How many ancient artefacts are on show at the British Museum? Sounds like an easy question: after all, surely it’s just a case of finding the right person and writing down a figure, right? I mean, the British Museum is the second most visited museum on the planet behind the Louvre, and well over half the Louvre’s collection is non-ancient (for an explanation of what ‘ancient’ actually is check out Jon’s blog here) – someone must know how much stuff is on show. For the short story, the numbers and how I came to my conclusions click here. If not read on and suffer with me.
First port of call: the museum’s press office, who could only tell me the museum holds a total of around 6,000,000 artefacts. Around? It’s not a great omen if the press office doesn’t even know its own total collection, let alone how much of that has made it from storage into display cases. I was whisked off to another department:”We have around six million items in total, sir, but I’m not sure of the number on display – maybe one of our guidebooks has what you’re after.”
No other web source had the answer, unsurprisingly, so it was off to the BM itself, on a balmy summer’s afternoon, to find out for myself just what its magic number was. My first port of call was the information desk. By definition that was where I should be looking, right? Again, no. I had a very nice flick through some of the museum’s guidebooks, and a perfectly pleasant conversation, but no number. So armed with nothing but a phone, notepad and a C in GCSE Maths I set off in search of the British Museum’s magic number (see the British Museum’s top ten treaures here).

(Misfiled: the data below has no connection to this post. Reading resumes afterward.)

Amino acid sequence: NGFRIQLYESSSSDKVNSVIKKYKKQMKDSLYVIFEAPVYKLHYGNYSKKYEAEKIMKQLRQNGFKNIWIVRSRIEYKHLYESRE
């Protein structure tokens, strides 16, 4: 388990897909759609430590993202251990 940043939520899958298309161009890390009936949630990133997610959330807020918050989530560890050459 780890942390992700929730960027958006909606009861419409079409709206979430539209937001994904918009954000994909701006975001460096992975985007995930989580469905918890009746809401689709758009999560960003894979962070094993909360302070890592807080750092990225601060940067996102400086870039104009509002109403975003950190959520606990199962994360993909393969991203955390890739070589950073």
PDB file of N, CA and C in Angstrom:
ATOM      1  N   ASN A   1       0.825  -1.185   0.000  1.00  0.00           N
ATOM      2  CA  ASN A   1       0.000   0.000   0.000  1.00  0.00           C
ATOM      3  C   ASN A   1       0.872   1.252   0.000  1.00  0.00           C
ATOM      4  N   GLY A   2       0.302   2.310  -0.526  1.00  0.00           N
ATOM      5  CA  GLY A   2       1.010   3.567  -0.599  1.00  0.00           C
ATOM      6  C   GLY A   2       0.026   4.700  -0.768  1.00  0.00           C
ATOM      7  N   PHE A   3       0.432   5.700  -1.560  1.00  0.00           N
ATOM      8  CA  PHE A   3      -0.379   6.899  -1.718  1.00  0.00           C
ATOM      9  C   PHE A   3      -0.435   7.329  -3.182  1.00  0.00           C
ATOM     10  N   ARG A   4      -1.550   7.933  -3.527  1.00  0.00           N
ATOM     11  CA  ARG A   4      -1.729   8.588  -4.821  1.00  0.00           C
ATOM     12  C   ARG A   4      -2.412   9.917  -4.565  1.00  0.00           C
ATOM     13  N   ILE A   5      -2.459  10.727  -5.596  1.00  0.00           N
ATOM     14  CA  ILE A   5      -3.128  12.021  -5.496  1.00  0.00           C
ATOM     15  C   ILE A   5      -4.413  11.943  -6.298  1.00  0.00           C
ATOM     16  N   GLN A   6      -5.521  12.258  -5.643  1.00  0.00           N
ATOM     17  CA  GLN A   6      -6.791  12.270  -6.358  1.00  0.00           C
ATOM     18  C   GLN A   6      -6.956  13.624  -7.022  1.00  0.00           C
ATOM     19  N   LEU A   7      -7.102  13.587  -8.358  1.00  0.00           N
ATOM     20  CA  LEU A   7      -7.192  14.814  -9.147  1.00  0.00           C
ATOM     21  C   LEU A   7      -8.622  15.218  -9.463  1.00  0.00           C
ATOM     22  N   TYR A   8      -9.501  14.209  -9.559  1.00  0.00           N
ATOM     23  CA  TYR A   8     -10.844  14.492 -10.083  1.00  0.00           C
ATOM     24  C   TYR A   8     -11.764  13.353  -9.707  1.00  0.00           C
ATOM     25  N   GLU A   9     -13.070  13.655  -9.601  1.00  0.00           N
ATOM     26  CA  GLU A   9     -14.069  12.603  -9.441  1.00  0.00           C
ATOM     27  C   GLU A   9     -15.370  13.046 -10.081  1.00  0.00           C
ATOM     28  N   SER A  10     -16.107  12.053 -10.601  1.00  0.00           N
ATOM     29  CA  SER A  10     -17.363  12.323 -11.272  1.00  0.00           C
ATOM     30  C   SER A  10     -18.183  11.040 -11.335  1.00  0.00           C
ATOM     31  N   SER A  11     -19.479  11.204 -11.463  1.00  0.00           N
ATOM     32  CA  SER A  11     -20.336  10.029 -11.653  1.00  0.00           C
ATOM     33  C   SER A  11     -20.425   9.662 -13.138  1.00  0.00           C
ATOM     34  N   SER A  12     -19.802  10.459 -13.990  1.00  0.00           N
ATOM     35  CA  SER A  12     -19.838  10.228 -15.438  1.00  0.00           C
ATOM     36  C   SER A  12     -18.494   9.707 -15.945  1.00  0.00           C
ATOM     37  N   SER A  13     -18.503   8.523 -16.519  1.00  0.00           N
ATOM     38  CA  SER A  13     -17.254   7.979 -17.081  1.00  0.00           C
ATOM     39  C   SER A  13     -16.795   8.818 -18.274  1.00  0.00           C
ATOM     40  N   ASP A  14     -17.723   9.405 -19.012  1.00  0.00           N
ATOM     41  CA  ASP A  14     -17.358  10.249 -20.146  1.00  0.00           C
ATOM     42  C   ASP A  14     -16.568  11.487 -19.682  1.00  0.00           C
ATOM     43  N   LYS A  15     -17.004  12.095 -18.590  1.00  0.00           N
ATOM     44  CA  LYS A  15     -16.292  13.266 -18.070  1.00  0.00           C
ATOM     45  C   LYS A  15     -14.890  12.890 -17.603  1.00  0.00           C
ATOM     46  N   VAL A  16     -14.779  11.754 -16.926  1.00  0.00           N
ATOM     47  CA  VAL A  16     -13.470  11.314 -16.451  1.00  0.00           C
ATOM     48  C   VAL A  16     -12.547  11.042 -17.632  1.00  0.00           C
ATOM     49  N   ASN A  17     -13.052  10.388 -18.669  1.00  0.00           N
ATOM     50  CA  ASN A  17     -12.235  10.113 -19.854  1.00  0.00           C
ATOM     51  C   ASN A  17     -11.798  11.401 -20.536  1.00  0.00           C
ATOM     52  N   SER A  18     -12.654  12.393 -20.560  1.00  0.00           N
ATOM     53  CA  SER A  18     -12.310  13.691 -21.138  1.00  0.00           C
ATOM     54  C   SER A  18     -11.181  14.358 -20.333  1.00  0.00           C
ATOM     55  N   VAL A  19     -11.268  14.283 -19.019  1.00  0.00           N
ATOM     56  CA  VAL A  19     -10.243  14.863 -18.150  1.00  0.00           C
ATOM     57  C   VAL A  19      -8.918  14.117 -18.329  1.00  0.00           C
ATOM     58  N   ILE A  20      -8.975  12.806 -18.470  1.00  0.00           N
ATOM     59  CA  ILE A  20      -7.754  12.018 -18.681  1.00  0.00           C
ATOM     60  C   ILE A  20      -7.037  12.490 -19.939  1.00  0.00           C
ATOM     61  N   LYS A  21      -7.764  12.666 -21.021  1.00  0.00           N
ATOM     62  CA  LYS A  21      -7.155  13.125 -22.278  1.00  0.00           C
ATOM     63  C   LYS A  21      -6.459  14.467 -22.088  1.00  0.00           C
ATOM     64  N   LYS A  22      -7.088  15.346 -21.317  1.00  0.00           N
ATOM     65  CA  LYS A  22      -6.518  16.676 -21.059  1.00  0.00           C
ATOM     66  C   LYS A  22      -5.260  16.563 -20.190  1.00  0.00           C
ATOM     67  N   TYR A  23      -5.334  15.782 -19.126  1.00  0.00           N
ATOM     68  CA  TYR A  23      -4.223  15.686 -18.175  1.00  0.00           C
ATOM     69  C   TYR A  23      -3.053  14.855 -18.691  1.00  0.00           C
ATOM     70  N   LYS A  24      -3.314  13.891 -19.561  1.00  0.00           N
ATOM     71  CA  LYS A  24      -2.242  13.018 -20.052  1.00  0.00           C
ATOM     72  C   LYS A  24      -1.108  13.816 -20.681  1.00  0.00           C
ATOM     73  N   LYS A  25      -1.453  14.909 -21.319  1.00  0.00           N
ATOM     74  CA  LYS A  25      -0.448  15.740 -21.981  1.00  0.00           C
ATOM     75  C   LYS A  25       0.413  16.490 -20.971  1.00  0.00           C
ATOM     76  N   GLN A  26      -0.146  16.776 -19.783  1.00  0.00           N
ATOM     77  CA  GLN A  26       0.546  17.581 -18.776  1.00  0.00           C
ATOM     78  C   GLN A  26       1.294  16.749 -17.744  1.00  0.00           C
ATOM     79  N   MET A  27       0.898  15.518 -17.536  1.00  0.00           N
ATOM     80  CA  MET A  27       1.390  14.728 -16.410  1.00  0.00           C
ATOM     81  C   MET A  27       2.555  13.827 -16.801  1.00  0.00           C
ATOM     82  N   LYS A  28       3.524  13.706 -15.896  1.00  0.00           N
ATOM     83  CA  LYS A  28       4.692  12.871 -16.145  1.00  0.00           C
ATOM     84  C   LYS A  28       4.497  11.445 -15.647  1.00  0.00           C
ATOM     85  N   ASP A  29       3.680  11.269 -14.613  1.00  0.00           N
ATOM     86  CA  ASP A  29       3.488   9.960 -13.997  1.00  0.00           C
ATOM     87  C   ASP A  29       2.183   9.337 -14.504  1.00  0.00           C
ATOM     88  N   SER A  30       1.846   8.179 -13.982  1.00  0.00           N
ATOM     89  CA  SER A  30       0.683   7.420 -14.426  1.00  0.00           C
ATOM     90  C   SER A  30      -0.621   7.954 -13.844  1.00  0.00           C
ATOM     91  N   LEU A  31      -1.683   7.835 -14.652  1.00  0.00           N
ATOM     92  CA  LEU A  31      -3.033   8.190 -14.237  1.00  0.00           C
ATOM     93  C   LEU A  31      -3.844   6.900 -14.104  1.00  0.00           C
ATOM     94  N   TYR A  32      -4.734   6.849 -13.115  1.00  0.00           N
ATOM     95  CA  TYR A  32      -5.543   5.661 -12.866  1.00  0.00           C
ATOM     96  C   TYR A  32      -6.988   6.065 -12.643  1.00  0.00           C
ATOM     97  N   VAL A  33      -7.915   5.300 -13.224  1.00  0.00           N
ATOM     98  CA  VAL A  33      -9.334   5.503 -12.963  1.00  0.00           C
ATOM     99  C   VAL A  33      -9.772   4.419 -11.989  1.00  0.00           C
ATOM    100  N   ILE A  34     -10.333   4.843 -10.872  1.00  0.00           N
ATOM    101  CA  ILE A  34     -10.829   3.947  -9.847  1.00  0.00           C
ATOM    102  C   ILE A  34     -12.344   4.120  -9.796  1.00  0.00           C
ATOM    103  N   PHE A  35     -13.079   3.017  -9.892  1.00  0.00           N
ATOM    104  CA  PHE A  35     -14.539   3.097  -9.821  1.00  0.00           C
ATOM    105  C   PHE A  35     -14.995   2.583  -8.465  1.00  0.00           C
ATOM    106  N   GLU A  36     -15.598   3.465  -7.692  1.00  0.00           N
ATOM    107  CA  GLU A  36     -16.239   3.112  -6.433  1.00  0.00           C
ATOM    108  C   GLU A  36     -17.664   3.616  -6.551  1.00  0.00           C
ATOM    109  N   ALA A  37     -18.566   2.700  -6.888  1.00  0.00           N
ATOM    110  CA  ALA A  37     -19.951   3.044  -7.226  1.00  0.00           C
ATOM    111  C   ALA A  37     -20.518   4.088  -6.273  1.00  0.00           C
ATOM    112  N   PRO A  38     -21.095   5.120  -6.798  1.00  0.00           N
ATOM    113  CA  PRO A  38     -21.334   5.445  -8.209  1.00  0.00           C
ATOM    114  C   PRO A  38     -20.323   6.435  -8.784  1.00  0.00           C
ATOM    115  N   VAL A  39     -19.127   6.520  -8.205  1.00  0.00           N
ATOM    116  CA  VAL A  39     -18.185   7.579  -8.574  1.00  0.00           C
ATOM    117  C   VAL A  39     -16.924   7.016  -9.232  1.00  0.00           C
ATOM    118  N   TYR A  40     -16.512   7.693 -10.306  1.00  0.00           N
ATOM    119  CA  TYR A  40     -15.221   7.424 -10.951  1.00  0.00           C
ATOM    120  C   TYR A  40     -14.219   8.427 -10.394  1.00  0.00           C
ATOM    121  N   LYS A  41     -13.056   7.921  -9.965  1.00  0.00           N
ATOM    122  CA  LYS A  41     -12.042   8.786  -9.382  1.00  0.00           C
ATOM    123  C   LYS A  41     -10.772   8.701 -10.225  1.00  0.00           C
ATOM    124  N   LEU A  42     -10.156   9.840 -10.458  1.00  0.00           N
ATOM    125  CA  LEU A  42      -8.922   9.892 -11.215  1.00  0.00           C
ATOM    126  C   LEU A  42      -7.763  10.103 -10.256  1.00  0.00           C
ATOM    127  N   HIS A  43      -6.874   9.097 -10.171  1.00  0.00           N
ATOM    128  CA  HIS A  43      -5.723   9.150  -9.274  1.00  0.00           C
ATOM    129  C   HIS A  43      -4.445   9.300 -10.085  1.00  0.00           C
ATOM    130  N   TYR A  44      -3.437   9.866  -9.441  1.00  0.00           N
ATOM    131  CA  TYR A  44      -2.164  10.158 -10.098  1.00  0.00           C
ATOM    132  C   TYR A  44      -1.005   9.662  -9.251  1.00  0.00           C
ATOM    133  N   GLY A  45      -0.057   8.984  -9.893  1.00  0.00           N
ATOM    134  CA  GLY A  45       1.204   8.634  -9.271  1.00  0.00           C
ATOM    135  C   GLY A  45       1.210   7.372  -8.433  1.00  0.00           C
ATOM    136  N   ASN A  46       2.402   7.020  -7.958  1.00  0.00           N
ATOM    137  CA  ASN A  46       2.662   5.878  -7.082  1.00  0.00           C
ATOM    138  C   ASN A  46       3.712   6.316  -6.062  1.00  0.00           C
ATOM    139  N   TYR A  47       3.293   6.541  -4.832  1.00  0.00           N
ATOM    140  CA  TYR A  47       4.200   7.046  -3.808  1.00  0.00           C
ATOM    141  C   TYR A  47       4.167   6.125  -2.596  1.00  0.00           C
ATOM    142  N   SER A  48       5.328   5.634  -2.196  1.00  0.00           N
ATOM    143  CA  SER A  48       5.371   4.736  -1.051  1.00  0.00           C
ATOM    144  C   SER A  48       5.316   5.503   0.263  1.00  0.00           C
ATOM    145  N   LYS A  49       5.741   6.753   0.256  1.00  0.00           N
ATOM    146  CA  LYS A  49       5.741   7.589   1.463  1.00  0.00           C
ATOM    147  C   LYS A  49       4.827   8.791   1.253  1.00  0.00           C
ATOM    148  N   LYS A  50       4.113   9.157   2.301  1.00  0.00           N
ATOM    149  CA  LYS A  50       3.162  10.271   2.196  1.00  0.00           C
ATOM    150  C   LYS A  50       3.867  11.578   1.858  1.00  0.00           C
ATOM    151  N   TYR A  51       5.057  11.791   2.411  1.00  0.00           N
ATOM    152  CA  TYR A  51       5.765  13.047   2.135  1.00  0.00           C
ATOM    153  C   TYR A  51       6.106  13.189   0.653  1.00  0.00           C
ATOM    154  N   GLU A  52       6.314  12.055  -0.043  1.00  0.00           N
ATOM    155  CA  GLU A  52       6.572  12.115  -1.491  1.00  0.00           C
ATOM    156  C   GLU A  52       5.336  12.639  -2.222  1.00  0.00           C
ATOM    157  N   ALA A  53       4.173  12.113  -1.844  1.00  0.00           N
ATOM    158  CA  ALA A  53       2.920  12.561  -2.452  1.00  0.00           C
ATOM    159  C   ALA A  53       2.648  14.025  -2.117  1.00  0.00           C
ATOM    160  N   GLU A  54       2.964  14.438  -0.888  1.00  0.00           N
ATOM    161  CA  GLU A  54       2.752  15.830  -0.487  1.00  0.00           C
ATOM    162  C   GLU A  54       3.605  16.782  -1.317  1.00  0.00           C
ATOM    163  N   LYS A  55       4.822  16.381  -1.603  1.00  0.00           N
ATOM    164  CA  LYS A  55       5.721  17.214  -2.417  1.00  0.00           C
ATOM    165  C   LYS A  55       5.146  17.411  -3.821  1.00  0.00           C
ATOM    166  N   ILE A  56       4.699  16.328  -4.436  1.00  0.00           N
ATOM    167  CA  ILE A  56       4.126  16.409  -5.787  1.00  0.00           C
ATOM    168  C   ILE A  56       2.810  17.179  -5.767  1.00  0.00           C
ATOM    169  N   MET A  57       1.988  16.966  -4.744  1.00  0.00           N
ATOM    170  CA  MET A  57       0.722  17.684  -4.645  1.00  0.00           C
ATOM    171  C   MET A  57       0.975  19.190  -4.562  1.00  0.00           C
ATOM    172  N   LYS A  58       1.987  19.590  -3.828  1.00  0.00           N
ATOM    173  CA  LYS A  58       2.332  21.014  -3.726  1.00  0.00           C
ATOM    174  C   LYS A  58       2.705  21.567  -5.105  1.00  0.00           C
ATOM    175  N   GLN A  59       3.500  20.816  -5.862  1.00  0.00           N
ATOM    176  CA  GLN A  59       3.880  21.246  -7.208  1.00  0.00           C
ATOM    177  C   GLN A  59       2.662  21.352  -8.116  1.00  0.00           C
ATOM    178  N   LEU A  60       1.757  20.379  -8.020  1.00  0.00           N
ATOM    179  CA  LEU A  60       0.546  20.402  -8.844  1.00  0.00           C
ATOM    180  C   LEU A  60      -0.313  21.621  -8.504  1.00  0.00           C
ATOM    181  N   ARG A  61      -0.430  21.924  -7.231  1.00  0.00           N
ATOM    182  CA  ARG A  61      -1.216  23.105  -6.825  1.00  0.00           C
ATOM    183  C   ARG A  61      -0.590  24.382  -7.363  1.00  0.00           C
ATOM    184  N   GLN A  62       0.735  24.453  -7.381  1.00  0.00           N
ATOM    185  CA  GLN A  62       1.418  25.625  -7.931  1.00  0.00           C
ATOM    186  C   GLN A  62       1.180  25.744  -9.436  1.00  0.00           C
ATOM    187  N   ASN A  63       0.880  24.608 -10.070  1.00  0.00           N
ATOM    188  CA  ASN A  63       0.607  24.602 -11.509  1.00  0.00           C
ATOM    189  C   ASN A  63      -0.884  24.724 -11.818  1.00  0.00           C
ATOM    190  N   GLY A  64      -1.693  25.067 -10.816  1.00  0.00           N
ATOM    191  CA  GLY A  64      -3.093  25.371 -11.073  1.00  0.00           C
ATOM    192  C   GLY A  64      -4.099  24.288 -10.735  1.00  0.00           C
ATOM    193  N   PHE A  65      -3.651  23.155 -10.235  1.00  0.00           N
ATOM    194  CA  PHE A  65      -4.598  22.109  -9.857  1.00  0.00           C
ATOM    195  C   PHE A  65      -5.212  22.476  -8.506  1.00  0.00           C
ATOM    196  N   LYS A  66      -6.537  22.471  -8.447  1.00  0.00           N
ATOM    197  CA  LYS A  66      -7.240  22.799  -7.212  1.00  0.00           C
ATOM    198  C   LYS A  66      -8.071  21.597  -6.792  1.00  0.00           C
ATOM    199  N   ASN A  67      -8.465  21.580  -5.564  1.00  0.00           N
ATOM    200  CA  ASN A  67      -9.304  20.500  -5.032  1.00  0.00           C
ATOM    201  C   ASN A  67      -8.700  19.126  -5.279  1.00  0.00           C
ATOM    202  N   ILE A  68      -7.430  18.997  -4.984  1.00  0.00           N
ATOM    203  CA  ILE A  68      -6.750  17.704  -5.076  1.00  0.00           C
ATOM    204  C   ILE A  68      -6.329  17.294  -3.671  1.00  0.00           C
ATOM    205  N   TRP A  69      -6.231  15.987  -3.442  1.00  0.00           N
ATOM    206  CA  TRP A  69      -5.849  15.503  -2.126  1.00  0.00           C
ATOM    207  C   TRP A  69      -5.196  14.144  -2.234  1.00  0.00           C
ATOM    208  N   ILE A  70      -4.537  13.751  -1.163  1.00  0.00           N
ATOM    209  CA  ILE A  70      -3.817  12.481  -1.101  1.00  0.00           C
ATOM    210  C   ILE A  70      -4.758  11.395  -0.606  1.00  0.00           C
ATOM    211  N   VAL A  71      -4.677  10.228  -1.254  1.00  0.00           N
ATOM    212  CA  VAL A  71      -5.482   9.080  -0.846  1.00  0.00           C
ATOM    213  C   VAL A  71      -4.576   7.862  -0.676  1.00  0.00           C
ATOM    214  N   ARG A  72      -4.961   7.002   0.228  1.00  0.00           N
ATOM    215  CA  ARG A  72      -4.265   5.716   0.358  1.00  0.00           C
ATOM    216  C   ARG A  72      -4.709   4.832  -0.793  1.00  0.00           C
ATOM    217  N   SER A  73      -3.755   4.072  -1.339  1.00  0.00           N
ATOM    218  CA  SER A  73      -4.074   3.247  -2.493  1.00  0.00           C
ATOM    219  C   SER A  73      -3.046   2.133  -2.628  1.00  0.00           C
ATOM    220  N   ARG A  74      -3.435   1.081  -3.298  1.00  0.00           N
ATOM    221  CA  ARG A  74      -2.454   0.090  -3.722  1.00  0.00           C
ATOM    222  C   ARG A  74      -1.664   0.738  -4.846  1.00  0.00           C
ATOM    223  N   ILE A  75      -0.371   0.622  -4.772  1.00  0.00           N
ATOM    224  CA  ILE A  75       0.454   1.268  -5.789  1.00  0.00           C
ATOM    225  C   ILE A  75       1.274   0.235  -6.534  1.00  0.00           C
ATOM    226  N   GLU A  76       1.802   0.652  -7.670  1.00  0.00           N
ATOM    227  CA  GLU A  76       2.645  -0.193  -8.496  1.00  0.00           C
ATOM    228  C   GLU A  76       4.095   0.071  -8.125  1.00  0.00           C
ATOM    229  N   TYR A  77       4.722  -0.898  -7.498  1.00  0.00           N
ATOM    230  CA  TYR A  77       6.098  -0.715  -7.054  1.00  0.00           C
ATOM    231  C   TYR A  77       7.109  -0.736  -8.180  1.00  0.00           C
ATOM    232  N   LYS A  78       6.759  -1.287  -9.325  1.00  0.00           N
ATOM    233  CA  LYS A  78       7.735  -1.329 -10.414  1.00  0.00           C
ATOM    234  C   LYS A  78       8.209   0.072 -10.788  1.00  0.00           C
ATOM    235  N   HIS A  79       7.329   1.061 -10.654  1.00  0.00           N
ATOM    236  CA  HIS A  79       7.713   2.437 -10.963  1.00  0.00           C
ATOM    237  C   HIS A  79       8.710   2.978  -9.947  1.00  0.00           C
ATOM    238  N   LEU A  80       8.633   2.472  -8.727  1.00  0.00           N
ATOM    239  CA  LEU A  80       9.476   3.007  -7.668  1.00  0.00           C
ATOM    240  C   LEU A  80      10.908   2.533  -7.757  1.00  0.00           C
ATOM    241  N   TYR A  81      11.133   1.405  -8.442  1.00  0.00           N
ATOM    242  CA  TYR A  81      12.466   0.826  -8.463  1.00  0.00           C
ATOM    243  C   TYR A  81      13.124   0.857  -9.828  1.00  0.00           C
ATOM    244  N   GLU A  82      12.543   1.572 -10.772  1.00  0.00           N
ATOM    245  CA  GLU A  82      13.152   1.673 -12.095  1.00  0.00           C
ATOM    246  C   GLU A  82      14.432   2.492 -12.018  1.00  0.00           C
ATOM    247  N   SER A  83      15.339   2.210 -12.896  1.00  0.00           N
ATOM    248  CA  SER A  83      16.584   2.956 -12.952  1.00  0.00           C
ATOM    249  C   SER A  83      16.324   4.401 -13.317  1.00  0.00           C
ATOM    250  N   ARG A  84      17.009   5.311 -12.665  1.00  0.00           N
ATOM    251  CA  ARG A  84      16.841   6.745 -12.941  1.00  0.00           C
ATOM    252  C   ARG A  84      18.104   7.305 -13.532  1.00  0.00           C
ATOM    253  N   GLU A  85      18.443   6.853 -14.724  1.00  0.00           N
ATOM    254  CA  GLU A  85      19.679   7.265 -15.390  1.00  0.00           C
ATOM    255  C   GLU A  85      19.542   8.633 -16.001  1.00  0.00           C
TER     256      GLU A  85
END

I quick foray into the Egyptian Gallery later I’d noted 160 Egyptian artefacts, alongside 100 Near Eastern pieces (I counted the Assyrian Lion Hunt as one item). There were even fewer in the nearby Greek marbles room – just thirty with the controversial Elgin Marbles counted as one. But these were three of what I’ve cleverly dubbed the BM’s ‘big’ rooms, the showcase bits with the headline treasures like the aforementioned marbles and the Rosetta Stone. On my reckoning there are eight of these, counting the famously beautiful stair wells.
That leaves another 87 rooms unaccounted for 85 when you consider that two of the rooms, ‘Enlightenment’ and ‘Life and Death’ are non-ancient. So I headed up to some of the ‘small’ rooms to see what they would add to the number. ‘Greeks in Italy’: 740 (roughly, mind I couldn’t count each and every item individually). ‘Cyprus’: 400; ‘Tomb of Nebamun’: 100 and the upstairs Egyptian galleries a whopping 1,500 between the four of them. Based on that information, and by checking how large or small the rooms are, I finally found my (rough) answer: 43,000.
How did I get 43,000? I flattened out each ‘big’ room’s items at 100, and multiplied by six. I then added this figure to that of the smaller rooms, which I averaged at 500 items per room. I then rounded down ever-so-slightly, though I think this number is fairly accurate. Even if I’m a fair distance out my number betrays a massive discrepancy between the museum’s six million artefacts in total and what’s on show: less than one per cent. I think we’d all like to explore the British Museum’s vast archives, but judging by this you’d be dead before you made it halfway.
Heritage Key is completing a list of the world’s greatest museums, taking in visitor numbers, collections and great treasures. We’ll also have an amazing map of the top museums for you to enjoy!